Professor of Dermatology
Skin immunology; T cells; innate lymphoid cells
Skin and mucosae frequently represent the first point of contact with pathogens and allergens, yet we still know relatively little of the role of the surface immune system in clearing such challenges. This is crucially important in understanding the mechanisms of skin diseases and related diseases, and for optimising approaches to cutaneous drug and vaccine delivery. The aim of the group is therefore to understand, at the molecular and cellular level, the role of human cutaneous immune responses in mechanisms of disease, treatment and vaccination. As well as contributing to an understanding of disease pathogenesis, we aim to translate our findings to changes in clinical practice.
Natural killer cells get under your skin.
Ogg G., (2020), Science translational medicine, 12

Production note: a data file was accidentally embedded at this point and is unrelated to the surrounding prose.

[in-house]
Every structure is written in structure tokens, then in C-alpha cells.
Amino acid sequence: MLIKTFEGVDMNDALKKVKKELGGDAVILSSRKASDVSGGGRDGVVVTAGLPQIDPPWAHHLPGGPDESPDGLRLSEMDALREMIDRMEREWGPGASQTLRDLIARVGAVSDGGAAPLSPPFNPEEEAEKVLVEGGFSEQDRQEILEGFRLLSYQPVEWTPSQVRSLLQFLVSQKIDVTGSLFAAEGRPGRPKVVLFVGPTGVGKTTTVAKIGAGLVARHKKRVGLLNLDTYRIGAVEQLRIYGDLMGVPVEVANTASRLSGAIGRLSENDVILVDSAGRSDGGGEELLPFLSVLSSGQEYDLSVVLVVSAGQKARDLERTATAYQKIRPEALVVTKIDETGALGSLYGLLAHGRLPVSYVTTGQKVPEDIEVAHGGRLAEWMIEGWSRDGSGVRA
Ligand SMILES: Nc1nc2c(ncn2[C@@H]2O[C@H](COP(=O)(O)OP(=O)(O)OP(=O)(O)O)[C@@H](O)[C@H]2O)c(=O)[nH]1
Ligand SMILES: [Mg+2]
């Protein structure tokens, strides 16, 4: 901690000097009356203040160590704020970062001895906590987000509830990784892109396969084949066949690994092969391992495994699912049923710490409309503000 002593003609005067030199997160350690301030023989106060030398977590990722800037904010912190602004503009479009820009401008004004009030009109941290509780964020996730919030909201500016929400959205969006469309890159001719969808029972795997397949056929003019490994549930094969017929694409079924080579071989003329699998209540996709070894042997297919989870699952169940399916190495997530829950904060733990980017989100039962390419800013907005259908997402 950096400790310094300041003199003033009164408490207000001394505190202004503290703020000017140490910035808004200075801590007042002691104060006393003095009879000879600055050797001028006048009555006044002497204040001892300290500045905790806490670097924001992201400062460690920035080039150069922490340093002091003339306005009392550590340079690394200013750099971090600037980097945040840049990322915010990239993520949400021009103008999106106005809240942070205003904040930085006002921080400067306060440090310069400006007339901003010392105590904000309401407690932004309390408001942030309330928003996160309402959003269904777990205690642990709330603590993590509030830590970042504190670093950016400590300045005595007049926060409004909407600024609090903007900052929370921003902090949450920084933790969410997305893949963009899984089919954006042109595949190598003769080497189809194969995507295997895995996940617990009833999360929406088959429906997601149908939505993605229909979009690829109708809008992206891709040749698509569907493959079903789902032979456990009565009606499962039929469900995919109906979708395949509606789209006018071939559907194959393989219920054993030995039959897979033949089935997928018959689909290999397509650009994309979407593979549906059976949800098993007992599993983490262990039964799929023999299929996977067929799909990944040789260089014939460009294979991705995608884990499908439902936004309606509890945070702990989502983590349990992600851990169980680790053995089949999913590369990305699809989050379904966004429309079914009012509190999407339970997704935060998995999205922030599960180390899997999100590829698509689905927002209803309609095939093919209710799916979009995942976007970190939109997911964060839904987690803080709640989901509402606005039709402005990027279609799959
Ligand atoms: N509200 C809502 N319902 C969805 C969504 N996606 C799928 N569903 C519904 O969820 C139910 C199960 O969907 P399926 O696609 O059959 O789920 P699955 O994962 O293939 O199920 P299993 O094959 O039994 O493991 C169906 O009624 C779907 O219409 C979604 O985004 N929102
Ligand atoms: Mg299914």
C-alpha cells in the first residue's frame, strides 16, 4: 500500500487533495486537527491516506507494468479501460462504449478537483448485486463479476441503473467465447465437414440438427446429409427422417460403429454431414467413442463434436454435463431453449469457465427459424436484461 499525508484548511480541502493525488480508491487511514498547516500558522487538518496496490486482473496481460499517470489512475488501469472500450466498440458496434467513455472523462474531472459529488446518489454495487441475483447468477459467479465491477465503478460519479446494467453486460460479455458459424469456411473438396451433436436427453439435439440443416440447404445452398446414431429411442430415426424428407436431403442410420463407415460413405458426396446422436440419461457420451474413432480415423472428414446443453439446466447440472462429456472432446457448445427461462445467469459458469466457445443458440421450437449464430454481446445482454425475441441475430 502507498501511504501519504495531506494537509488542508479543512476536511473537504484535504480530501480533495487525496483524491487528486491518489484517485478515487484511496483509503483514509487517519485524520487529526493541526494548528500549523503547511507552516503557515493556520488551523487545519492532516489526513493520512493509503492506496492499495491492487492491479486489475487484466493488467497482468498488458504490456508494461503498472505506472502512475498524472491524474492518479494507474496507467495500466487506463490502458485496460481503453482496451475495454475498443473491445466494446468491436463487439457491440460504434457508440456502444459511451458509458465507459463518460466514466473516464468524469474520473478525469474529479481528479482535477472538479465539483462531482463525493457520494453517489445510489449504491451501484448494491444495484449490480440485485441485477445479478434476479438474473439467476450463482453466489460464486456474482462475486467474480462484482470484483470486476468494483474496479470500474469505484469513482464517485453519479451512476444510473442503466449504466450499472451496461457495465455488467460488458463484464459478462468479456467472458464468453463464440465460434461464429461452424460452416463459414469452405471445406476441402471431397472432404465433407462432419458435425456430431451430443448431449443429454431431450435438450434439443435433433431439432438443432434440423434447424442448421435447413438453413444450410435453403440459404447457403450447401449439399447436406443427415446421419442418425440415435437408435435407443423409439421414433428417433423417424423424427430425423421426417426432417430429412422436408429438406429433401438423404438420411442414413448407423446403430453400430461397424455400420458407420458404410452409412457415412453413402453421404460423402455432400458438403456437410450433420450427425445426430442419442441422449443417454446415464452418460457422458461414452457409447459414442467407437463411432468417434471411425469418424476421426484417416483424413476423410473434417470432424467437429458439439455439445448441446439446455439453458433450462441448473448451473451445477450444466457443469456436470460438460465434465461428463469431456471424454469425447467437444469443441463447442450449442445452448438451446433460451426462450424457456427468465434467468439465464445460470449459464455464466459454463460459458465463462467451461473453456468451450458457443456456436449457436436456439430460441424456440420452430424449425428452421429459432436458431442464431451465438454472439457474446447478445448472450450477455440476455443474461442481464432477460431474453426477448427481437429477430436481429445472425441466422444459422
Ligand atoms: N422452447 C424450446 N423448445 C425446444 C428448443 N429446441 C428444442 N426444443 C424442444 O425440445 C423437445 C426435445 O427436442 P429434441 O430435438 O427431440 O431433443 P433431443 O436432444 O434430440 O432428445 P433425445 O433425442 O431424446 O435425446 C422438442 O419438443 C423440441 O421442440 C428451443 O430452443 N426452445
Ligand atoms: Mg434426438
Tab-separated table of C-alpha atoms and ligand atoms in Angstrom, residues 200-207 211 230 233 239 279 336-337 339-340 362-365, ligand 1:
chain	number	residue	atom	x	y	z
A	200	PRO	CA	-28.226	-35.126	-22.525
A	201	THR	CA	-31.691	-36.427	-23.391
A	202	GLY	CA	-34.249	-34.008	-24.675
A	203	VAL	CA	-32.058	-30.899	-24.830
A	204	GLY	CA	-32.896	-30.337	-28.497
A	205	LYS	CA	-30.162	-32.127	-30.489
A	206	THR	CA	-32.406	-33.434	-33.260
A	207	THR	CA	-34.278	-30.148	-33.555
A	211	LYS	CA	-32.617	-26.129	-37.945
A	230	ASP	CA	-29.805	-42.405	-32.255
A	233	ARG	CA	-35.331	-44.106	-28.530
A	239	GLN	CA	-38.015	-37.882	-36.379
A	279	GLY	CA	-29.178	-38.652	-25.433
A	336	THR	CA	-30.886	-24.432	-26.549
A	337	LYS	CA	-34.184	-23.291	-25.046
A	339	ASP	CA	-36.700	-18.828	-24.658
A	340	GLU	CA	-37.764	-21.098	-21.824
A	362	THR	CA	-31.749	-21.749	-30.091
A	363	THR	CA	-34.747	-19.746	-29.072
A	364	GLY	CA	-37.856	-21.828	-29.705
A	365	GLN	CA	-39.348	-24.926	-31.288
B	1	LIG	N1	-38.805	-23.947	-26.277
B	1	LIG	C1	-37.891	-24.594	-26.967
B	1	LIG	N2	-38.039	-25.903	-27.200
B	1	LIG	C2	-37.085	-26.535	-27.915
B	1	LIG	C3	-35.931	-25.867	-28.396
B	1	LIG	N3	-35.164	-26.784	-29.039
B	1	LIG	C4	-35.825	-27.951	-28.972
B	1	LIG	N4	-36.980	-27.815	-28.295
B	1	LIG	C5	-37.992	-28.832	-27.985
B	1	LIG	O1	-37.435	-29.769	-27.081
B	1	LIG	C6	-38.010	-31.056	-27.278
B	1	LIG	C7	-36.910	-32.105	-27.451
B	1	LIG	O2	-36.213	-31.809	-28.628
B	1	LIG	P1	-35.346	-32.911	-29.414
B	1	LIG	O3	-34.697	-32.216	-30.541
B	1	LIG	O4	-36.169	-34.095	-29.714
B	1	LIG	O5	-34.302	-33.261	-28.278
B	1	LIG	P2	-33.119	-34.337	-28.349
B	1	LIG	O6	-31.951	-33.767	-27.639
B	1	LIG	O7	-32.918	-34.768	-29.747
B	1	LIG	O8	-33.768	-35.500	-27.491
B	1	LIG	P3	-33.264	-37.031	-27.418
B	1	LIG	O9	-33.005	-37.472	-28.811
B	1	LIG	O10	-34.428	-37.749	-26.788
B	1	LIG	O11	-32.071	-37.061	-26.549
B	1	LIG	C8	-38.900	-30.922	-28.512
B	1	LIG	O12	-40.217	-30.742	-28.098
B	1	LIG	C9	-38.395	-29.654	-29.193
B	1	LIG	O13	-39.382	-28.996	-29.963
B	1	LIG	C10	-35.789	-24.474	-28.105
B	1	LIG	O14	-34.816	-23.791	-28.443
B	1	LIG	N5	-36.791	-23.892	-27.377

Atopic dermatitis epidemiology and unmet need in the United Kingdom.
Cork MJ. et al, (2019), The Journal of dermatological treatment, 1 - 9
Association of dengue virus-specific polyfunctional T-cell responses with clinical disease severity in acute dengue infection.
Wijeratne DT. et al, (2019), Immunity, inflammation and disease
Use of T Cell-Specific RNA In Situ Hybridisation as a Novel Test to Distinguish Malignant (Lymphomatous) and Benign (Inflammatory) T Cell Infiltrates
Soilleux EJ. et al, (2019), JOURNAL OF PATHOLOGY, 249, S12 - S12
Resistance to apoptosis underpins corticosteroid-insensitivity of group 2 innate lymphoid cells.
Luo J. et al, (2019), The Journal of allergy and clinical immunology